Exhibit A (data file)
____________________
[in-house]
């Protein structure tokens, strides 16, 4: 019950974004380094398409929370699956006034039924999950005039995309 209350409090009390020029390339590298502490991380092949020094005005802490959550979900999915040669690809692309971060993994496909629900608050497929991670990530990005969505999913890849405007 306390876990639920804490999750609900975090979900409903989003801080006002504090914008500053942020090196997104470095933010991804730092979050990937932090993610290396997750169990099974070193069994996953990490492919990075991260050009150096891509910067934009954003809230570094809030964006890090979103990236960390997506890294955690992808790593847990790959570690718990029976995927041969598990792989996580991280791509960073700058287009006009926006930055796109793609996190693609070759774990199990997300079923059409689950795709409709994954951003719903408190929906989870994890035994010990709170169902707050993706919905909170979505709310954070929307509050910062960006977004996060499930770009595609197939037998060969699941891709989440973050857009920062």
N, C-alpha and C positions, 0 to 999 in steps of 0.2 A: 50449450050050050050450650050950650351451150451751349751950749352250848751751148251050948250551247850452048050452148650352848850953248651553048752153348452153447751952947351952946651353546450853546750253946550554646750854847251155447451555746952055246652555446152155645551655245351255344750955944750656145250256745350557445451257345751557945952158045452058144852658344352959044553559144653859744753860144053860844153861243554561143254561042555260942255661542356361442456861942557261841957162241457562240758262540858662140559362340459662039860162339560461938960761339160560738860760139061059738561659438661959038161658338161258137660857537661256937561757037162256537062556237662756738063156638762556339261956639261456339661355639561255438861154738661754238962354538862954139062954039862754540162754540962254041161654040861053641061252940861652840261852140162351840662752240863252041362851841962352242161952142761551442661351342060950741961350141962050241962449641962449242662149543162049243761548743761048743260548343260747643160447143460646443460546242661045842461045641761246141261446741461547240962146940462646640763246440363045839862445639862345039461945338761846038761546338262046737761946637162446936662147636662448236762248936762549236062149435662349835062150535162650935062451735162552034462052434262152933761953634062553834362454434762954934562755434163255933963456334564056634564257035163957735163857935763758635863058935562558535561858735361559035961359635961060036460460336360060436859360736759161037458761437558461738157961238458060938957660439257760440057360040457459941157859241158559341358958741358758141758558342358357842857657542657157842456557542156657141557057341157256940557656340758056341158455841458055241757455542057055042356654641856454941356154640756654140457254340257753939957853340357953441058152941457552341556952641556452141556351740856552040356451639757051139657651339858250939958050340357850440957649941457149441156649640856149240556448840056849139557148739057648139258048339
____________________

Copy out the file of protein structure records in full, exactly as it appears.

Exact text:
[in-house]
């Protein structure tokens, strides 16, 4: 019950974004380094398409929370699956006034039924999950005039995309 209350409090009390020029390339590298502490991380092949020094005005802490959550979900999915040669690809692309971060993994496909629900608050497929991670990530990005969505999913890849405007 306390876990639920804490999750609900975090979900409903989003801080006002504090914008500053942020090196997104470095933010991804730092979050990937932090993610290396997750169990099974070193069994996953990490492919990075991260050009150096891509910067934009954003809230570094809030964006890090979103990236960390997506890294955690992808790593847990790959570690718990029976995927041969598990792989996580991280791509960073700058287009006009926006930055796109793609996190693609070759774990199990997300079923059409689950795709409709994954951003719903408190929906989870994890035994010990709170169902707050993706919905909170979505709310954070929307509050910062960006977004996060499930770009595609197939037998060969699941891709989440973050857009920062």
N, C-alpha and C positions, 0 to 999 in steps of 0.2 A: 50449450050050050050450650050950650351451150451751349751950749352250848751751148251050948250551247850452048050452148650352848850953248651553048752153348452153447751952947351952946651353546450853546750253946550554646750854847251155447451555746952055246652555446152155645551655245351255344750955944750656145250256745350557445451257345751557945952158045452058144852658344352959044553559144653859744753860144053860844153861243554561143254561042555260942255661542356361442456861942557261841957162241457562240758262540858662140559362340459662039860162339560461938960761339160560738860760139061059738561659438661959038161658338161258137660857537661256937561757037162256537062556237662756738063156638762556339261956639261456339661355639561255438861154738661754238962354538862954139062954039862754540162754540962254041161654040861053641061252940861652840261852140162351840662752240863252041362851841962352242161952142761551442661351342060950741961350141962050241962449641962449242662149543162049243761548743761048743260548343260747643160447143460646443460546242661045842461045641761246141261446741461547240962146940462646640763246440363045839862445639862345039461945338761846038761546338262046737761946637162446936662147636662448236762248936762549236062149435662349835062150535162650935062451735162552034462052434262152933761953634062553834362454434762954934562755434163255933963456334564056634564257035163957735163857935763758635863058935562558535561858735361559035961359635961060036460460336360060436859360736759161037458761437558461738157961238458060938957660439257760440057360040457459941157859241158559341358958741358758141758558342358357842857657542657157842456557542156657141557057341157256940557656340758056341158455841458055241757455542057055042356654641856454941356154640756654140457254340257753939957853340357953441058152941457552341556952641556452141556351740856552040356451639757051139657651339858250939958050340357850440957649941457149441156649640856149240556448840056849139557148739057648139258048339